0
$\begingroup$

Apply Green's theorem in a plane to evaluate $\displaystyle\int(2x^2-y^2)dx + (x^2+y^2)dy$, where $C$ is the curve enclosed by the semi-circle $x^2+y^2=1$ and the $x$-axis.

I've done this already $$ \int Pdx + Qdy = \iint (dQ/dx - dP/dy) \text{ } dxdy $$

$P=(2x^2-y^2)$

$Q=(x^2+y^2)$

$\displaystyle\frac{dQ}{dx}=2x$

$\displaystyle\frac{dP}{dy}=-2y$

$$ \iint (2x+2y)dxdy $$

So how do I get the range for $x$ and $y$ to integrate with respect to?

$\endgroup$
  • $\begingroup$ Welcome to MSE. You'll get a much more positive response (more help and fewer votes to close) if you show that you've made an effort to solve the problem yours elf. What have you done so far? Where are you having trouble? $\endgroup$ – saulspatz Sep 5 '18 at 15:21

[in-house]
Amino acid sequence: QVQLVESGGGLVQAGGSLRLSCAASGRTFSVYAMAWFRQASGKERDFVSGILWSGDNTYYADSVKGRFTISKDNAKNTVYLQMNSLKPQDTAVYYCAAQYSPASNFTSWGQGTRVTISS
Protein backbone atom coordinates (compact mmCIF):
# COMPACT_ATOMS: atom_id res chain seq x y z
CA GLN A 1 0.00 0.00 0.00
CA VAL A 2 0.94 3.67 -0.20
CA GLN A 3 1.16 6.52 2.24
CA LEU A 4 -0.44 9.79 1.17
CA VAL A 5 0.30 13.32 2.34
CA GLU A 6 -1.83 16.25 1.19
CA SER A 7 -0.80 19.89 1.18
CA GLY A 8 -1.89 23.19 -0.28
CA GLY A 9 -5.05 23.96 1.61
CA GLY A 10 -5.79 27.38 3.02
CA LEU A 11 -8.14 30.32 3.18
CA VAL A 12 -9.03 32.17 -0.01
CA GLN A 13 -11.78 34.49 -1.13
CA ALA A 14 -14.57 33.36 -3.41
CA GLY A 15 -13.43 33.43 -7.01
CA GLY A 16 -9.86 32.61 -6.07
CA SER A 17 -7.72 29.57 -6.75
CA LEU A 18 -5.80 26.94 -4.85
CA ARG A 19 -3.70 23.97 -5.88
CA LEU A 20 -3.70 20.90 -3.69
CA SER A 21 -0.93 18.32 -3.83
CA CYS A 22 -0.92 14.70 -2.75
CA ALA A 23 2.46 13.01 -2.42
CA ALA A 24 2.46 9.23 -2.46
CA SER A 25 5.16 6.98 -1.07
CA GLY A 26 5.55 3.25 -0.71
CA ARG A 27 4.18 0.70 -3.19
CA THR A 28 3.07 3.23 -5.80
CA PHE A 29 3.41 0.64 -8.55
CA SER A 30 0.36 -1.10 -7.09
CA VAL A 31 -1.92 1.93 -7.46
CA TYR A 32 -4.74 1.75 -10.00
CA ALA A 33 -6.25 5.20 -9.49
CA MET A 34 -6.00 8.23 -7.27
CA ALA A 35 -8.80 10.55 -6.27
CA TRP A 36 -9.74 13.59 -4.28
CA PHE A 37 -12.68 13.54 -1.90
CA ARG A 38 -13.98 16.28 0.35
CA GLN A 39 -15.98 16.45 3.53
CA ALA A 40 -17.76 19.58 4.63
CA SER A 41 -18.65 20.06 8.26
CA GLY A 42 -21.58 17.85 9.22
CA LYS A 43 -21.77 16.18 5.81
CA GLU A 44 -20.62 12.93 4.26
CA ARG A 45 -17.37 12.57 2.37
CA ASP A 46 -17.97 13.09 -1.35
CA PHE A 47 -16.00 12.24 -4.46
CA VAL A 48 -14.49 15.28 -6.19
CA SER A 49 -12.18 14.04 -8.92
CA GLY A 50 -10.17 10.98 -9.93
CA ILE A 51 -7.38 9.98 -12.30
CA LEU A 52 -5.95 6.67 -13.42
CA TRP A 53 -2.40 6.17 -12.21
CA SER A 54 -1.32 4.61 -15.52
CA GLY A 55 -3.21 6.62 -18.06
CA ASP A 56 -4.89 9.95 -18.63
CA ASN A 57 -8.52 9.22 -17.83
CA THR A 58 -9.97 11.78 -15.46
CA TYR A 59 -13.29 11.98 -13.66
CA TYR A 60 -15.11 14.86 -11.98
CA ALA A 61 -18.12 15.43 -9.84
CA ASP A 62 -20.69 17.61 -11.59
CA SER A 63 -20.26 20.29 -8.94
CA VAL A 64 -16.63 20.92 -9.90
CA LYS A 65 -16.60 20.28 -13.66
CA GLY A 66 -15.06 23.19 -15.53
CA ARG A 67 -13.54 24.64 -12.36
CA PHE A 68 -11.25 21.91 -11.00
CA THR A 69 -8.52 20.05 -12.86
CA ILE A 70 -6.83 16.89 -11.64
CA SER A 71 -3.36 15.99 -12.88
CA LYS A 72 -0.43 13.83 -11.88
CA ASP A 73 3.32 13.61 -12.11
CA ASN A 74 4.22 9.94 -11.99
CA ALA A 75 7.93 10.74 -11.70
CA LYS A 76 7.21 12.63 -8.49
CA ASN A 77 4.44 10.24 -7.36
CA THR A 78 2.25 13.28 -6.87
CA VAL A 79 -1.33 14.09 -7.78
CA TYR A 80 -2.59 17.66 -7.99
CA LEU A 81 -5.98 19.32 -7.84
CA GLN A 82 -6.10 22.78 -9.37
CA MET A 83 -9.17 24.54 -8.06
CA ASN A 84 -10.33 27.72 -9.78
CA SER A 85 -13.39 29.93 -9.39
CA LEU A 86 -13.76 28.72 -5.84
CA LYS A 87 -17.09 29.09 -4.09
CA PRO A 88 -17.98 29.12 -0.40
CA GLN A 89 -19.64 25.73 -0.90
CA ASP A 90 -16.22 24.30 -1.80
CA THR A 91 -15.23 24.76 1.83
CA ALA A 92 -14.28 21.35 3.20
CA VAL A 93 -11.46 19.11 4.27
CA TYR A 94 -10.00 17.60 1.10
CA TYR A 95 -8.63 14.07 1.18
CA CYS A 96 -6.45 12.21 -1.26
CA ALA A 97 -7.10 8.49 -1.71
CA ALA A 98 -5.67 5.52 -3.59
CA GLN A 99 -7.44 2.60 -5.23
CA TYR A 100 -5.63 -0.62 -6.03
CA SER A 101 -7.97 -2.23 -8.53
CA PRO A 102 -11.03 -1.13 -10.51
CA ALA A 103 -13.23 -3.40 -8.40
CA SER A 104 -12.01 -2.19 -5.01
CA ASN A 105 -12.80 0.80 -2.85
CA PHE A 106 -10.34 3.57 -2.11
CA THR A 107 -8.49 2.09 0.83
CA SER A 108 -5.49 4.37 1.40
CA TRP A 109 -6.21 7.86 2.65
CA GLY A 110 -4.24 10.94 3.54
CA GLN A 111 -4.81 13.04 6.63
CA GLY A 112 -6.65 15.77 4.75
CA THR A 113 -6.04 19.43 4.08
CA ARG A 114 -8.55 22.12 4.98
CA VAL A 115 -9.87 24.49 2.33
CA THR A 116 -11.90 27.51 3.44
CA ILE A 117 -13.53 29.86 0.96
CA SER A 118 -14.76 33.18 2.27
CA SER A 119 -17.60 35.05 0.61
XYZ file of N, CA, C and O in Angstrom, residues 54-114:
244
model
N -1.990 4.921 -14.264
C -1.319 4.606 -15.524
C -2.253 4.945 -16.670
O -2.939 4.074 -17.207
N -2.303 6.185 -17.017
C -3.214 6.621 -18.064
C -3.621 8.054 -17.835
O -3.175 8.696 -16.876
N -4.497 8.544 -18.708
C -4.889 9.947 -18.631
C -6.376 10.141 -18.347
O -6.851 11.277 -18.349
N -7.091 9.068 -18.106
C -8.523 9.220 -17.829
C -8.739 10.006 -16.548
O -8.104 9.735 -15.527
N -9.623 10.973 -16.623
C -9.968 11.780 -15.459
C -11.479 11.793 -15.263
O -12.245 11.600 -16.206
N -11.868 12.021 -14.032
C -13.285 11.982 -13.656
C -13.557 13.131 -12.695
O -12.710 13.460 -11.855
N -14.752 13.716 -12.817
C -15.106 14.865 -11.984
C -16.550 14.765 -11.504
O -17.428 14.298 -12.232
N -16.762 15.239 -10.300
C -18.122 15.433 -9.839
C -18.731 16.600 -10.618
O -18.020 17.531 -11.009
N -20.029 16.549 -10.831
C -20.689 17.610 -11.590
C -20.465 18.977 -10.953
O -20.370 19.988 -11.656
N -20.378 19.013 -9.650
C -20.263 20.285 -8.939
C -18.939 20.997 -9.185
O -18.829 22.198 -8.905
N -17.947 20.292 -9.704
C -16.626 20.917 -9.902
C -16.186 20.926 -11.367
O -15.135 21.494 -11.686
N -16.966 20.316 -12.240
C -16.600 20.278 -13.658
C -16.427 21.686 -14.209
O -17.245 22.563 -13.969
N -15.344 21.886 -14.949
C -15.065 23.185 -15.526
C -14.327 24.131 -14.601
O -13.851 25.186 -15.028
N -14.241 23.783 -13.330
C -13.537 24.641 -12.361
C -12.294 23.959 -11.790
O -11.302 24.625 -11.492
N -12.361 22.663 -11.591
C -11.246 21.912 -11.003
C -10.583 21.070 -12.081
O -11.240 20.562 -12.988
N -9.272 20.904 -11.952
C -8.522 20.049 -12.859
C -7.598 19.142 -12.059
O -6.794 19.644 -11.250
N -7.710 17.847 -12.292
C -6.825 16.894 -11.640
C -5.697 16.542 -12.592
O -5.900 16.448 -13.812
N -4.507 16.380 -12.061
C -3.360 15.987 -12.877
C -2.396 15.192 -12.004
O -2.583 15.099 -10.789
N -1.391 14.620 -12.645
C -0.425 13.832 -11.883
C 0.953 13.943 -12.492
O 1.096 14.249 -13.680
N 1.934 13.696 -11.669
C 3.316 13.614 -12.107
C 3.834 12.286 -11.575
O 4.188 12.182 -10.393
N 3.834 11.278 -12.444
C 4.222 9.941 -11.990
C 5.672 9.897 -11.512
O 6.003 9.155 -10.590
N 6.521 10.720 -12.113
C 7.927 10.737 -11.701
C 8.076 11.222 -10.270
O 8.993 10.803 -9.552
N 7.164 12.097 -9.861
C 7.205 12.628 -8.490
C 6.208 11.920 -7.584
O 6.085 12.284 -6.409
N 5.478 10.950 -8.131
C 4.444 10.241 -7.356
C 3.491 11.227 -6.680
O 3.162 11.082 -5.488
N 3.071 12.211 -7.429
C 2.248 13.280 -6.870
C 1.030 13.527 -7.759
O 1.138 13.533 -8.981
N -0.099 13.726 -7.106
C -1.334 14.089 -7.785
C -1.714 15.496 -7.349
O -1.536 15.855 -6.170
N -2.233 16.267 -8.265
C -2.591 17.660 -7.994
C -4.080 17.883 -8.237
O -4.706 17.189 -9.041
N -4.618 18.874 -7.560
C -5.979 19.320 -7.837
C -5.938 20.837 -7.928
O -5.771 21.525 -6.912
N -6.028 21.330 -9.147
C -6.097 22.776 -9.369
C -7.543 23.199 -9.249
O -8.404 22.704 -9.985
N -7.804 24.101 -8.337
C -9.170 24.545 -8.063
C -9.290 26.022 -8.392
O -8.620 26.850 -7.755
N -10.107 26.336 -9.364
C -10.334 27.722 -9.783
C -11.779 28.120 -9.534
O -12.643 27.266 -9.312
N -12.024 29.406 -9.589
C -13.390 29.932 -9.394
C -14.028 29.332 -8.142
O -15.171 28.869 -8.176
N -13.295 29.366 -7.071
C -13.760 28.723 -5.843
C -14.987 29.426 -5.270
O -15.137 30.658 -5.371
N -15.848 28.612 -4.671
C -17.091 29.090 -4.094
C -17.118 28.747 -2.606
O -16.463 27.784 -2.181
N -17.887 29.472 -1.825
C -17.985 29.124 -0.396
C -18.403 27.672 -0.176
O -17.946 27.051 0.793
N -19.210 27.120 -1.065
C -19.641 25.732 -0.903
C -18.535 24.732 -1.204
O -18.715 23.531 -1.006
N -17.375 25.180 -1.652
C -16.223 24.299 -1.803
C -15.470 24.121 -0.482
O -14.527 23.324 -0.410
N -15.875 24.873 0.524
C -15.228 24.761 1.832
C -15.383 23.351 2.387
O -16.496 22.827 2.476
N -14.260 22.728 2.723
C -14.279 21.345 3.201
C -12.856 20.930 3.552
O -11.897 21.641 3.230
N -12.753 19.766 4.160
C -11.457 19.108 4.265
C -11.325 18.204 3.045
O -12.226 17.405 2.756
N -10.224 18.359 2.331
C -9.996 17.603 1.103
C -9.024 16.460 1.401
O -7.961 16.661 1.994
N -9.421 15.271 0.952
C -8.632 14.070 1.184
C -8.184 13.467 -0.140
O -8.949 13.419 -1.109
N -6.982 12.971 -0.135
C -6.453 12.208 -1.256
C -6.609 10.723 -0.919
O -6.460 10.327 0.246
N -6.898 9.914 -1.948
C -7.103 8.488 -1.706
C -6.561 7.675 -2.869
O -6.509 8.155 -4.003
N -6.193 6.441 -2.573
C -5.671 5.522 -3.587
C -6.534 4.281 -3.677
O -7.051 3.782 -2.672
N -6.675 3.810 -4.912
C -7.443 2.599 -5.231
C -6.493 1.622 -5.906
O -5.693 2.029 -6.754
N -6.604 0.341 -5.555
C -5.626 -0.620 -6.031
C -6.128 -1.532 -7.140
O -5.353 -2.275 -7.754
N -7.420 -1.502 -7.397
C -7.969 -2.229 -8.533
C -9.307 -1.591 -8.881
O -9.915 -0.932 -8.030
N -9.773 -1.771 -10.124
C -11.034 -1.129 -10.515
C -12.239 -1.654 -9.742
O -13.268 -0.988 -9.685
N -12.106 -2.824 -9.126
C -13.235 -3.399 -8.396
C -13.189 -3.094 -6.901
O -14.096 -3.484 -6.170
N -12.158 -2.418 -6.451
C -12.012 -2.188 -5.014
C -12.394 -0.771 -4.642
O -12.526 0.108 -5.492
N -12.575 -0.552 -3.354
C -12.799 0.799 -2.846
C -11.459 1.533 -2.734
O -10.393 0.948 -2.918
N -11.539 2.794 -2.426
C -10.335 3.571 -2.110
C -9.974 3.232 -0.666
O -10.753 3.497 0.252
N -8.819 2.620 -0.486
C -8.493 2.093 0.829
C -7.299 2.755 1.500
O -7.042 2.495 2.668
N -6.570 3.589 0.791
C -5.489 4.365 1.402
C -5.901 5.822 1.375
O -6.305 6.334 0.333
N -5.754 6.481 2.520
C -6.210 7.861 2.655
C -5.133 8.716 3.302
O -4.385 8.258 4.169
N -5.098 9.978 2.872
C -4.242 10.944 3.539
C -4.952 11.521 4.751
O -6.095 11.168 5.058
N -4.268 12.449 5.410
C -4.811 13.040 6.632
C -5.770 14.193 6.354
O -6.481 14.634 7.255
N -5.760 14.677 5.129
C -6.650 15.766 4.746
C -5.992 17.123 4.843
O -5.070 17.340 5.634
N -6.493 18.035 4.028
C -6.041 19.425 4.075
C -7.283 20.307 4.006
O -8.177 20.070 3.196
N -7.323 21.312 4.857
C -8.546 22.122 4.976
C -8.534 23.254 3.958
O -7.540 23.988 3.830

• $\begingroup$ @saulspatz Thanks for response check my edit $\endgroup$ – Eric kioko Sep 5 '18 at 17:01
0
$\begingroup$

You've done fine so far. The boundary of the region is the semicircle described, so the region you need for the double is simply the interior of that semicircle. In polar coordinates $0\leq r\leq1,\ 0\leq\theta\leq\pi.$

$\endgroup$

Your Answer

By clicking “Post Your Answer”, you agree to our terms of service, privacy policy and cookie policy

Not the answer you're looking for? Browse other questions tagged or ask your own question.